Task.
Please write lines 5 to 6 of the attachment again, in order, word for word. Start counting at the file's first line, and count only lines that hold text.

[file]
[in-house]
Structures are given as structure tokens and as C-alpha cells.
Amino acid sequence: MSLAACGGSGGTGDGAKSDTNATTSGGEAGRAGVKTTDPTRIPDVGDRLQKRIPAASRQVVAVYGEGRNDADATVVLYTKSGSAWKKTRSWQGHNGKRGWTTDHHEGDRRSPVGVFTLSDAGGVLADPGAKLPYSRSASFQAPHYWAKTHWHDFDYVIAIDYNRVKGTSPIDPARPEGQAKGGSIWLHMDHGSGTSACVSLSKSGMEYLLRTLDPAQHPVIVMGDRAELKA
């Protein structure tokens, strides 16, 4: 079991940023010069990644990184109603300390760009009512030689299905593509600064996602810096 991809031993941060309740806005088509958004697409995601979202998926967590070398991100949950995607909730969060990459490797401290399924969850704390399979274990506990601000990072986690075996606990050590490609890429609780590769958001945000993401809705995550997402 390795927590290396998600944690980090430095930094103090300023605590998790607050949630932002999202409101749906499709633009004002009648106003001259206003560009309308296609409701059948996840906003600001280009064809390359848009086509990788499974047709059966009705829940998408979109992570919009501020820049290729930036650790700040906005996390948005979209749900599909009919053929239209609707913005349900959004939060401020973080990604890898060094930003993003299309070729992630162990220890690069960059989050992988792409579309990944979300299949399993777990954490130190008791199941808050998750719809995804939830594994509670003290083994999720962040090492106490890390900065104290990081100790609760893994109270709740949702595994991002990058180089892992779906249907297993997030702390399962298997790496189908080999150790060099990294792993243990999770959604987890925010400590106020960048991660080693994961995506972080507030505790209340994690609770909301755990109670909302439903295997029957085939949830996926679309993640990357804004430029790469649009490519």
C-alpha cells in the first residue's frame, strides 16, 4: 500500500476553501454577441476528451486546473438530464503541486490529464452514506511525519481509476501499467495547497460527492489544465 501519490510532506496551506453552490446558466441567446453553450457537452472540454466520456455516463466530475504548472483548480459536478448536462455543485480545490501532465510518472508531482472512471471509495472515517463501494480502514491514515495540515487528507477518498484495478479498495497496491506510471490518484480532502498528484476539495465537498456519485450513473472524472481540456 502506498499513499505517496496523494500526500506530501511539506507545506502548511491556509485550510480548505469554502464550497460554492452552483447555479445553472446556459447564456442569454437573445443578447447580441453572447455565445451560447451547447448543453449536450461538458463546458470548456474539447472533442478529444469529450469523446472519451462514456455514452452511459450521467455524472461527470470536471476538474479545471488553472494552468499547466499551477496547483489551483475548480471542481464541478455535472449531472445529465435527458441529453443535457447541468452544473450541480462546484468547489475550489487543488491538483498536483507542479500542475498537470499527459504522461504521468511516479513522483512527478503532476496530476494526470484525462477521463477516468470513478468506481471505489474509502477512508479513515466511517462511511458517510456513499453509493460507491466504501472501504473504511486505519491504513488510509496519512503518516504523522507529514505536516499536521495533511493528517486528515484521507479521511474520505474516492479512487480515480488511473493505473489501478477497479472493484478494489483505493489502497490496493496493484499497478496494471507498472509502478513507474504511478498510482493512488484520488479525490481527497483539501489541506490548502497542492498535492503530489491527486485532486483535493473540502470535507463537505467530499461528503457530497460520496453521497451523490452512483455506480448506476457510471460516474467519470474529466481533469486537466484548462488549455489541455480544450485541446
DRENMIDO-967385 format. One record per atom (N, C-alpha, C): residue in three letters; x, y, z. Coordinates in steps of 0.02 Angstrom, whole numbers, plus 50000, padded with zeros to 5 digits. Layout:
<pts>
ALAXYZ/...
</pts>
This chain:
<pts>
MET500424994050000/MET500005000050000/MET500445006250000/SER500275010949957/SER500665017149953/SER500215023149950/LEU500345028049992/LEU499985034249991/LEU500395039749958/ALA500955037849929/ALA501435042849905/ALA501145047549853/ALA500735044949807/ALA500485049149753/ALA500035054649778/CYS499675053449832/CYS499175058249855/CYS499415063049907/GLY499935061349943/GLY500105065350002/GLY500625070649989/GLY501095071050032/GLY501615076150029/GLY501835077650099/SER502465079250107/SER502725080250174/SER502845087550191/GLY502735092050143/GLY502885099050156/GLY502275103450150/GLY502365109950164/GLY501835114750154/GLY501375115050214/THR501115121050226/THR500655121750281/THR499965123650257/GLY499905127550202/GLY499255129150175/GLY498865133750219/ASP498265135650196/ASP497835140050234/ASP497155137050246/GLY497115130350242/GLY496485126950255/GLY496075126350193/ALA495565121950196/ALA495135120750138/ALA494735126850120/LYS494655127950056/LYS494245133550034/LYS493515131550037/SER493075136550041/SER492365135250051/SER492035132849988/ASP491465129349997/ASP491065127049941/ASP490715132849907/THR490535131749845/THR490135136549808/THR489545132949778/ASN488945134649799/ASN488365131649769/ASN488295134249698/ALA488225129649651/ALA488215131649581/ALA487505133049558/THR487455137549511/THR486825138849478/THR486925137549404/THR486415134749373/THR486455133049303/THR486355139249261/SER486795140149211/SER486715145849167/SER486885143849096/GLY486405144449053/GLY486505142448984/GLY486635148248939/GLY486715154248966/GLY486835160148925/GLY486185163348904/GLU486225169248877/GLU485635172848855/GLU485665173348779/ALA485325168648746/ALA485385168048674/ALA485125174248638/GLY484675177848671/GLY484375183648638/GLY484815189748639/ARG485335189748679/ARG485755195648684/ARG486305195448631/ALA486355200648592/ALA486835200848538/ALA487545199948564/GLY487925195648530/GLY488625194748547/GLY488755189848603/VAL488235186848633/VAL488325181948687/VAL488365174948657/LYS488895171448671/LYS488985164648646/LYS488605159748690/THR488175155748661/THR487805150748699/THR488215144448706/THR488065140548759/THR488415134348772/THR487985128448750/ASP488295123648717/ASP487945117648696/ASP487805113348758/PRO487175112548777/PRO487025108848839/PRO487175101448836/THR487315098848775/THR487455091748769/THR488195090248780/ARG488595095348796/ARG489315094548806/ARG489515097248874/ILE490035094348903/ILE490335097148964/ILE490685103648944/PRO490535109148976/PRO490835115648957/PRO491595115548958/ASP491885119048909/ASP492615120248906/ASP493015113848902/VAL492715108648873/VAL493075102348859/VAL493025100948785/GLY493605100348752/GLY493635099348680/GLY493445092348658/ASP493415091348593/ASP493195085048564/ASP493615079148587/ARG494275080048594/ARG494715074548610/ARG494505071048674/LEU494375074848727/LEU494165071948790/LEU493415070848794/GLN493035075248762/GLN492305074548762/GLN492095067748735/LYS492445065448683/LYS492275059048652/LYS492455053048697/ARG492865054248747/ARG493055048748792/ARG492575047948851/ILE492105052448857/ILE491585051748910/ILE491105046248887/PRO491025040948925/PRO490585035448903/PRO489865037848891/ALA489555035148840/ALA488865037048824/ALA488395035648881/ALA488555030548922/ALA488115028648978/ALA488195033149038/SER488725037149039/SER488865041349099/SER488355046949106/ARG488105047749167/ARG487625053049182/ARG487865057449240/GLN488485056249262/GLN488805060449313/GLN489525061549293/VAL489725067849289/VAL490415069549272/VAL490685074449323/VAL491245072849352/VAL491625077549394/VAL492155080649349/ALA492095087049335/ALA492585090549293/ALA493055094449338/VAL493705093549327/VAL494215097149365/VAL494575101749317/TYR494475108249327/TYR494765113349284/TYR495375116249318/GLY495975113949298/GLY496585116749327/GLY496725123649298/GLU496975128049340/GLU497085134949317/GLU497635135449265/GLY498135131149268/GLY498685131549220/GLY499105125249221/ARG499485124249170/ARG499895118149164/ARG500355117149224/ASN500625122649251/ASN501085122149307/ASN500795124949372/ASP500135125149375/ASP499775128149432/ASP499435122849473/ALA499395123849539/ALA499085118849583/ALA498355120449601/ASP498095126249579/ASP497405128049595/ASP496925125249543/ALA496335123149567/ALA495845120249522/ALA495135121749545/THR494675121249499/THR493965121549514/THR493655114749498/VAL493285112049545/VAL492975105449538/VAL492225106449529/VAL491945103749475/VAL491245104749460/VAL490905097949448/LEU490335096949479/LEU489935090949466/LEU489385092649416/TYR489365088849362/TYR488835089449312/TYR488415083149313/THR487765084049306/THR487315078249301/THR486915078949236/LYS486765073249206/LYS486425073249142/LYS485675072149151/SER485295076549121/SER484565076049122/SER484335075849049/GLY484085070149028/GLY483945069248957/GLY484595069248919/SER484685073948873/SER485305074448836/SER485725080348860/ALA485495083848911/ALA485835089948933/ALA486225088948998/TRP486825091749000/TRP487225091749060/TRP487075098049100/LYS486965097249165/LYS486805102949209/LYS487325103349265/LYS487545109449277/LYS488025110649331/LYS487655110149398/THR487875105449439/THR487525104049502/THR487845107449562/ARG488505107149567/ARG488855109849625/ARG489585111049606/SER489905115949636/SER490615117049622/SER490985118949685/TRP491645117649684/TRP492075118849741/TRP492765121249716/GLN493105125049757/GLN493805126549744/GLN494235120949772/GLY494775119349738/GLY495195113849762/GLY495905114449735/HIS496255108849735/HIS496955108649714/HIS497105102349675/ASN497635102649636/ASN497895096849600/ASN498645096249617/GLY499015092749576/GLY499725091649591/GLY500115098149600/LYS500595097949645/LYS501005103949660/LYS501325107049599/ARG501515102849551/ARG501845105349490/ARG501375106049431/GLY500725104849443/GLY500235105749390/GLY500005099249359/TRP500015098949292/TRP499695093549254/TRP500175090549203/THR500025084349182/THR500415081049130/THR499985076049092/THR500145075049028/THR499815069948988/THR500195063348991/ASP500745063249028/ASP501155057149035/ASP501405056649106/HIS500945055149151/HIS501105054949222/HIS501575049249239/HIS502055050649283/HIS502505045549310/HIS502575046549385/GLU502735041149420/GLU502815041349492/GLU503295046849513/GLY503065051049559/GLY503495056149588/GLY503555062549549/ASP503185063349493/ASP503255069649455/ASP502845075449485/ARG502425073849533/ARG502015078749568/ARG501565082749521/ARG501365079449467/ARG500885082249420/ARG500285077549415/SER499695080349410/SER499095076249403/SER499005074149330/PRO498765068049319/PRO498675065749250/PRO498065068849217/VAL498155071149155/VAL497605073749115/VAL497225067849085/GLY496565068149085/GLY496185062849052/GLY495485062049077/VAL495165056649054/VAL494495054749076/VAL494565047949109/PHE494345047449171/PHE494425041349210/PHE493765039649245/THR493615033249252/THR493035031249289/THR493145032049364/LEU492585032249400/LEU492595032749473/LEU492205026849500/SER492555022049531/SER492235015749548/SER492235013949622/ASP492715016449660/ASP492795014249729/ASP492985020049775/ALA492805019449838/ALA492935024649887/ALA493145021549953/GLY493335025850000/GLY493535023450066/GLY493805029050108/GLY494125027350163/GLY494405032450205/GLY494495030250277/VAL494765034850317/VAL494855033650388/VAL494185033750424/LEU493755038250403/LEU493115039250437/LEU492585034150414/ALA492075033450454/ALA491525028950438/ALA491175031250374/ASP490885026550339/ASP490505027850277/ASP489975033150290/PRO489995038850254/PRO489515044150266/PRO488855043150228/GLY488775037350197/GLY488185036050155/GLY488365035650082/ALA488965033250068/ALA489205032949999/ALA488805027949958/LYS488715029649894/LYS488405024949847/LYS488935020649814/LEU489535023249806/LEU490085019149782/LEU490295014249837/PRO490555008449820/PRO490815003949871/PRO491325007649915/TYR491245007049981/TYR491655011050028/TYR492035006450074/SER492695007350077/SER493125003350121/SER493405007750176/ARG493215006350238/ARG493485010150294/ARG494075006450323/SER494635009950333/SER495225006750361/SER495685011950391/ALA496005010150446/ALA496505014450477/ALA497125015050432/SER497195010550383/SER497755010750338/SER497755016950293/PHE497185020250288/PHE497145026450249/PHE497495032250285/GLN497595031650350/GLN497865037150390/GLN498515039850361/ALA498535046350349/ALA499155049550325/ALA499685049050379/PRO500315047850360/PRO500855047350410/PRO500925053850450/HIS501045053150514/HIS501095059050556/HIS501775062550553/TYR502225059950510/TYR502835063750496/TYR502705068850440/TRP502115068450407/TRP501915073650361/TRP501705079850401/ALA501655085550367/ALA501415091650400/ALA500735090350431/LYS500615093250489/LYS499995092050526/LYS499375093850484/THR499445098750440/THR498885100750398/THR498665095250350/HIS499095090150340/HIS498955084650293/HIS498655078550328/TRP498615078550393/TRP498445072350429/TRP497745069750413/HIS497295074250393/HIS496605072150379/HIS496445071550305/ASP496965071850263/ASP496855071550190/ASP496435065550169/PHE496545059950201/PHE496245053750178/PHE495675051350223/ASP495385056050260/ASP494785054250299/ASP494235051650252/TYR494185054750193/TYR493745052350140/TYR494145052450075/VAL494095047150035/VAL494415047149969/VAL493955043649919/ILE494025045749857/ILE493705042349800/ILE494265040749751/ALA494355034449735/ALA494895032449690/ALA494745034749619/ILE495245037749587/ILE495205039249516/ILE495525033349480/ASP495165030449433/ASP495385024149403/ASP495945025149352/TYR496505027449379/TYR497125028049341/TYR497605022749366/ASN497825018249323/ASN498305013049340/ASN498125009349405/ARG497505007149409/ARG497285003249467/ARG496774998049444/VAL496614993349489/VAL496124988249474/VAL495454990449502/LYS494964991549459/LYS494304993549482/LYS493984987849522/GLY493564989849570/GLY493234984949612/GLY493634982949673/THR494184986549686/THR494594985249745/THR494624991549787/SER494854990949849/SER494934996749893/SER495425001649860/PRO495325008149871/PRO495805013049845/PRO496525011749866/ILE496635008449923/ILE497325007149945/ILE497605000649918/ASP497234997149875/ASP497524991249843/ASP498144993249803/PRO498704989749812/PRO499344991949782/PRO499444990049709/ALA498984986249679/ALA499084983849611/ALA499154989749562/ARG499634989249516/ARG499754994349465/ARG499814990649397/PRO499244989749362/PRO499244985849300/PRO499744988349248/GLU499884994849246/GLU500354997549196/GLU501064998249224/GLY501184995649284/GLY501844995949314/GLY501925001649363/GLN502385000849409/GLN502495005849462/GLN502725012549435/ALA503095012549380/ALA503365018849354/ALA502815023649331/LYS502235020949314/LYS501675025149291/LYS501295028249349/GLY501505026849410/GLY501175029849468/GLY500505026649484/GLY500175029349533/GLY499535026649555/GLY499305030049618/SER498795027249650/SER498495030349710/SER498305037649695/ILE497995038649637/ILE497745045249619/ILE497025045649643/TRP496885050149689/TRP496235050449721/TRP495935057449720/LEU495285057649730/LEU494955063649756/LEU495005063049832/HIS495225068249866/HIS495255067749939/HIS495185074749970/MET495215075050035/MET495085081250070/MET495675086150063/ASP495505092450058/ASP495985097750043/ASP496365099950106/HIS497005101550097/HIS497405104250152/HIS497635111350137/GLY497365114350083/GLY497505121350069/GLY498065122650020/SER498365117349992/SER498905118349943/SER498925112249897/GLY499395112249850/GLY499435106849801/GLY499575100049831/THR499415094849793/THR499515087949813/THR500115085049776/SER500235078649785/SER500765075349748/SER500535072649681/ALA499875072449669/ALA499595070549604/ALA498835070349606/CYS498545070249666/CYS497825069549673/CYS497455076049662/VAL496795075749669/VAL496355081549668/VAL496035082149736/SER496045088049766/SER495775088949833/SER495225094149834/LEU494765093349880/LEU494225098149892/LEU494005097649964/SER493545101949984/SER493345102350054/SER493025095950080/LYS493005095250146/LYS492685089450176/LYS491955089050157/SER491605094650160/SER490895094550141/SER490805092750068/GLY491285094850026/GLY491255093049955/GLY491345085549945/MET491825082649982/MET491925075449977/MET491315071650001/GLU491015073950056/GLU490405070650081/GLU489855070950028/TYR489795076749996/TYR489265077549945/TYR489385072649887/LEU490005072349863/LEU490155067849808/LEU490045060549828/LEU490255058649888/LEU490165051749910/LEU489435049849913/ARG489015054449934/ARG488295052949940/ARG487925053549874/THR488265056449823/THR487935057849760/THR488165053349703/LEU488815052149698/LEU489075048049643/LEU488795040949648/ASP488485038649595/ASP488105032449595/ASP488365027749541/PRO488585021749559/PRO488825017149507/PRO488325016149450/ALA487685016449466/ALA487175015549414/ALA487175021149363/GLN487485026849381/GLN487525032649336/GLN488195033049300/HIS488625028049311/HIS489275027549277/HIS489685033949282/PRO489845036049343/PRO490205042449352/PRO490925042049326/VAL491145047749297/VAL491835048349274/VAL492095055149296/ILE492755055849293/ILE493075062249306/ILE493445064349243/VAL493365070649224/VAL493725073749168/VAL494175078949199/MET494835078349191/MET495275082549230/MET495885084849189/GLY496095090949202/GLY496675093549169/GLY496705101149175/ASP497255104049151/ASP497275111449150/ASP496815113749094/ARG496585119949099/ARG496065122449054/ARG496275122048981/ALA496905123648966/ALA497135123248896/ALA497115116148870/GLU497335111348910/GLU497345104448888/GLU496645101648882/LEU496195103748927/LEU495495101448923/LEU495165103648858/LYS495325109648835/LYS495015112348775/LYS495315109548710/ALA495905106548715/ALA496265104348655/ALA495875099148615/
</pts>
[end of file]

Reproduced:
C-alpha cells in the first residue's frame, strides 16, 4: 500500500476553501454577441476528451486546473438530464503541486490529464452514506511525519481509476501499467495547497460527492489544465 501519490510532506496551506453552490446558466441567446453553450457537452472540454466520456455516463466530475504548472483548480459536478448536462455543485480545490501532465510518472508531482472512471471509495472515517463501494480502514491514515495540515487528507477518498484495478479498495497496491506510471490518484480532502498528484476539495465537498456519485450513473472524472481540456 502506498499513499505517496496523494500526500506530501511539506507545506502548511491556509485550510480548505469554502464550497460554492452552483447555479445553472446556459447564456442569454437573445443578447447580441453572447455565445451560447451547447448543453449536450461538458463546458470548456474539447472533442478529444469529450469523446472519451462514456455514452452511459450521467455524472461527470470536471476538474479545471488553472494552468499547466499551477496547483489551483475548480471542481464541478455535472449531472445529465435527458441529453443535457447541468452544473450541480462546484468547489475550489487543488491538483498536483507542479500542475498537470499527459504522461504521468511516479513522483512527478503532476496530476494526470484525462477521463477516468470513478468506481471505489474509502477512508479513515466511517462511511458517510456513499453509493460507491466504501472501504473504511486505519491504513488510509496519512503518516504523522507529514505536516499536521495533511493528517486528515484521507479521511474520505474516492479512487480515480488511473493505473489501478477497479472493484478494489483505493489502497490496493496493484499497478496494471507498472509502478513507474504511478498510482493512488484520488479525490481527497483539501489541506490548502497542492498535492503530489491527486485532486483535493473540502470535507463537505467530499461528503457530497460520496453521497451523490452512483455506480448506476457510471460516474467519470474529466481533469486537466484548462488549455489541455480544450485541446
DRENMIDO-967385 format. One record per atom (N, C-alpha, C): residue in three letters; x, y, z. Coordinates in steps of 0.02 Angstrom, whole numbers, plus 50000, padded with zeros to 5 digits. Layout: